Thirteen-lined Ground Squirrel

Published on February 9, 2013 by Amy

Love this article and want to save it to read again later? Add it to your favourites! To find all your favourite posts, check out My Favourites on the menu bar.

Thirteen-lined Ground Squirrel
Thirteen-lined Ground Squirrel

Some people call these rascally squirrels “Federation Squirrels” because of the pattern on their back and sides which looks like stars and stripes. This color pattern helps camouflage them in tall grasses from their number one predator, the northern harrier. They also like to stand at attention (this is called a “picket pin” posture) on their hind legs as they look to watch for danger.

dna testing, dna ancestry testing, ancestry, genealogy, indian genealogy records, paternity testing, turquoise jewelry, native american jewelry

Interesting Facts:

Because ground squirrels spend most of their lives below ground, they build extensive burrows. Thirteen-lined ground squirrels make three types of burrows.

  • Hiding burrows are short and there are lots of them.
  • Nesting burrows are larger.
  • Hibernating burrows, below the frost line (20-40 inches deep) contain a large nest and a plugged entrance.
  • Description of the Thirteen lined Ground Squirrel:

    The thirteen-lined squirrel is from 4 1/2 to 6 1/2 inches long, with a tail that is 2 1/2 to 5 inches long. The body is light to dark brown, with 13 stripes down its back. The stripes alternate between solid white and ark with white dots.

    The thirteen-lined ground squirrel resembles the chipmunk in size, but the chipmunk has a broad white stripe bordered with black on each side of the body and face.

    Habitat and behavior:

    Thirteen-lined ground squirrels live in short grasslands and weedy areas. This squirrel needs to see over the top of the grass when it stands on its hind legs. Golf courses, cemeteries, parks, roadsides , and airport land are ideal because they are occasionally mowed.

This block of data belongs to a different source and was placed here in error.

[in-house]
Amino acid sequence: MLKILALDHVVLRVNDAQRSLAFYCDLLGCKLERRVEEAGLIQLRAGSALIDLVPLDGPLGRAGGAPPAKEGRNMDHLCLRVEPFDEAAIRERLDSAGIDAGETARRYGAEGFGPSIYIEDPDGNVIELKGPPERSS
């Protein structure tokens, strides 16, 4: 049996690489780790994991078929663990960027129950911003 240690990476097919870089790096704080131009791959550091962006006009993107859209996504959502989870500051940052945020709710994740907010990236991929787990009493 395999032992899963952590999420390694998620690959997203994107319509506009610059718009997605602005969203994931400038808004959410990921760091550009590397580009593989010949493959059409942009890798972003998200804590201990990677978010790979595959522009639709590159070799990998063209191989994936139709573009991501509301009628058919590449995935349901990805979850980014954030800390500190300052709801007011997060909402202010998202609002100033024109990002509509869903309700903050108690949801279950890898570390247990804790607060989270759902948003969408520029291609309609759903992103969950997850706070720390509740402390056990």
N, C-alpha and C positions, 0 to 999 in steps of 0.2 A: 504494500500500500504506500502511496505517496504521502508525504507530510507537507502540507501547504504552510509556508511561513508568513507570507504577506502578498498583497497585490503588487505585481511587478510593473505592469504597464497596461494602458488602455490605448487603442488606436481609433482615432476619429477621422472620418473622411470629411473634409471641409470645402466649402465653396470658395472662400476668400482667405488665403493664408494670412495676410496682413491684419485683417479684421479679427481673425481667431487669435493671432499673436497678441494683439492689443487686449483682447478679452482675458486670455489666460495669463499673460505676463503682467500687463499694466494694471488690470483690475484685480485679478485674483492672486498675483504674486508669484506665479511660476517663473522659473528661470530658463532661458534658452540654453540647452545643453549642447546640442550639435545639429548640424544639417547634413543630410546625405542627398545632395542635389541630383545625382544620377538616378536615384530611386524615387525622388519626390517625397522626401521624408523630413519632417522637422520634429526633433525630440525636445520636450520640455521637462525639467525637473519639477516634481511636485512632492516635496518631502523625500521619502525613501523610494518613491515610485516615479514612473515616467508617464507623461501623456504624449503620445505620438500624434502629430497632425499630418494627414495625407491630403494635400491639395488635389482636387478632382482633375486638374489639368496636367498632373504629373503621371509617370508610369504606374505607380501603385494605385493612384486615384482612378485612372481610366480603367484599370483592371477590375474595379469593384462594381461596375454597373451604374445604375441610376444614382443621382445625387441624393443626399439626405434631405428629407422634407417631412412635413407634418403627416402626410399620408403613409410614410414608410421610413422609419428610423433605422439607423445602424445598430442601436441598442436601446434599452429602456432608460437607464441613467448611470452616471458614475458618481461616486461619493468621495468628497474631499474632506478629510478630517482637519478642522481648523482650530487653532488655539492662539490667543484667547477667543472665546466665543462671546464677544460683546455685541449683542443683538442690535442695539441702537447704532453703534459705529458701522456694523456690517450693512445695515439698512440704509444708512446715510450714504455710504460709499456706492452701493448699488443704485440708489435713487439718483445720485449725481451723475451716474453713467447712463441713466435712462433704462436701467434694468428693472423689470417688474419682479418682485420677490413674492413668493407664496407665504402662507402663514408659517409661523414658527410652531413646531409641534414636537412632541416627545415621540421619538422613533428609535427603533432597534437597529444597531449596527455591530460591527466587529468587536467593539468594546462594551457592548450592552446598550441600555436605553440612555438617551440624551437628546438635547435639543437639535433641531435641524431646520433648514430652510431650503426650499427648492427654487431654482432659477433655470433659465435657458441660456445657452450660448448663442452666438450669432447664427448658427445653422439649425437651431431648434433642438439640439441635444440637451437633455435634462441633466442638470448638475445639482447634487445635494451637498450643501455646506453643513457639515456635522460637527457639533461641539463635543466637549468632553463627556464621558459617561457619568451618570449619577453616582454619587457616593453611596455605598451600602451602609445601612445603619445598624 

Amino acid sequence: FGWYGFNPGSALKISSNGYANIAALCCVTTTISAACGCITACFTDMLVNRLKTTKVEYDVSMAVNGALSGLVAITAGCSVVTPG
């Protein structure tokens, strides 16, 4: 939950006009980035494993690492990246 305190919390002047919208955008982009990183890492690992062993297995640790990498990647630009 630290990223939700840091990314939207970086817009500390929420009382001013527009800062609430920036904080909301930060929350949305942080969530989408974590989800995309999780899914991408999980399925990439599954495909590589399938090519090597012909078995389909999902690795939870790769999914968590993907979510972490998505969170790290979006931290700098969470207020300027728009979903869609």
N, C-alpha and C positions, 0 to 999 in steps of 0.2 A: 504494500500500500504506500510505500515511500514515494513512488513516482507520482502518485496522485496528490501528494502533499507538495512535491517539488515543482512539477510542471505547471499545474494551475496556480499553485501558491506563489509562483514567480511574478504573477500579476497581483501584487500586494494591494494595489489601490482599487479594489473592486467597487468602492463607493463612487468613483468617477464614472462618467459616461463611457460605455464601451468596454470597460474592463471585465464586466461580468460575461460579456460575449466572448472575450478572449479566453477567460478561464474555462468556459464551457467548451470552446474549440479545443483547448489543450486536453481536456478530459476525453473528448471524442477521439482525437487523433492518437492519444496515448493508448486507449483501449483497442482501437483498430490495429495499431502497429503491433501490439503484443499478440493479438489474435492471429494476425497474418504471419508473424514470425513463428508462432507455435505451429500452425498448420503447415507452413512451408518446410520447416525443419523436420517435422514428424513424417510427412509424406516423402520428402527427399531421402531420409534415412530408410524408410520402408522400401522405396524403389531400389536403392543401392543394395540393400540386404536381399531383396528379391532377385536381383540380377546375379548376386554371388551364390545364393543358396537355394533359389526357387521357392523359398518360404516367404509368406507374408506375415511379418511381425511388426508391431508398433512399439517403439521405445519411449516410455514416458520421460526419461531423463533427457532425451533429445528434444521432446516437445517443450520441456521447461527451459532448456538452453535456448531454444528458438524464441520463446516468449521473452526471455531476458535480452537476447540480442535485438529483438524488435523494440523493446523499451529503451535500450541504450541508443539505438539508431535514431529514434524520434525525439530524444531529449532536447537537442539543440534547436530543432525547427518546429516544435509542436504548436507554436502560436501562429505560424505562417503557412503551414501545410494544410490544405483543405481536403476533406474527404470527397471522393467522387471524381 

The squirrels dig burrows without a mound of soil at the entrance. They spread the soil around and pat it down with their feet and the top of their head. Breeding takes place once a year about mid-April and the babies are born about 28 days later. The babies come out of the burrows about a month after birth.

    The 13-lined ground squirrel burrows beneath the ground during the winter and seals the entrance before hibernating. Their heartbeat actually changes from 350 beats per minute to 5. They use up their stored fat resources to nourish them as they sleep curled up in a ball. When they wake up, they eat the food that they set aside in the fall including seeds, grains, and nuts. They also love to snack on grasshoppers and literally pounce on them every chance they get.


    Thirteen-lined ground squirrels eat grasses, weeds, seeds, and crops. They also eat earthworms and insects such as grasshoppers, beetles, and ants.

    Distribution and status:

    You’ll find the 13-lined ground squirrel in prairies and fields, brushy areas, and in small stands of trees. Their only predators are hawks, weasels, badgers, dogs, and cats. Road traffic and flooding are also hazards.

    Source: turtletrack Unabridged
    Based on the collective work of, © 2015 Native American Encyclopedia.
    Cite This Source | Link To Thirteen-lined Ground Squirrel
    Add these citations to your bibliography. Select the text below and then copy and paste it into your document.

    American Psychological Association (APA):

    Thirteen-lined Ground Squirrel Unabridged. Retrieved May 24, 2015, from website:

    Chicago Manual Style (CMS):

    Thirteen-lined Ground Squirrel Unabridged. Native American Encyclopedia (accessed: May 24, 2015).

    Modern Language Association (MLA):

    "Thirteen-lined Ground Squirrel" Unabridged. Native American Encyclopedia 24 May. 2015. <>.

    Institute of Electrical and Electronics Engineers (IEEE):, "Thirteen-lined Ground Squirrel" in Unabridged. Source location: Native American Encyclopedia Available: Accessed: May 24, 2015.

    BibTeX Bibliography Style (BibTeX)

    @ article {NativeAmericanEncyclopedia.com2015,
        title = { Unabridged},
        month = May,
        day = 24,
        year = 2015,
        url = {},
    You might also like:

    Tags:  , , , ,

    Facebook Comments

    You must be logged in to post a comment.

    Latest Articles
    Did You Know?

    Freeze dried food is a Native Invention. The Inca of Peru used to preserve potatoes using a freeze-dry process. They would put them on mountain terraces, and the solar radiation and extremely cold temperatures created a freeze-dried product that lasted indefinitely.

    In the Spotlight
    Most Favourited Posts
    Photo Galleries
    Native American Tribe JicarillaNative American Tribe SpokanJim Thorpe - The Greatest AthleteNative American Tribe Ogalala II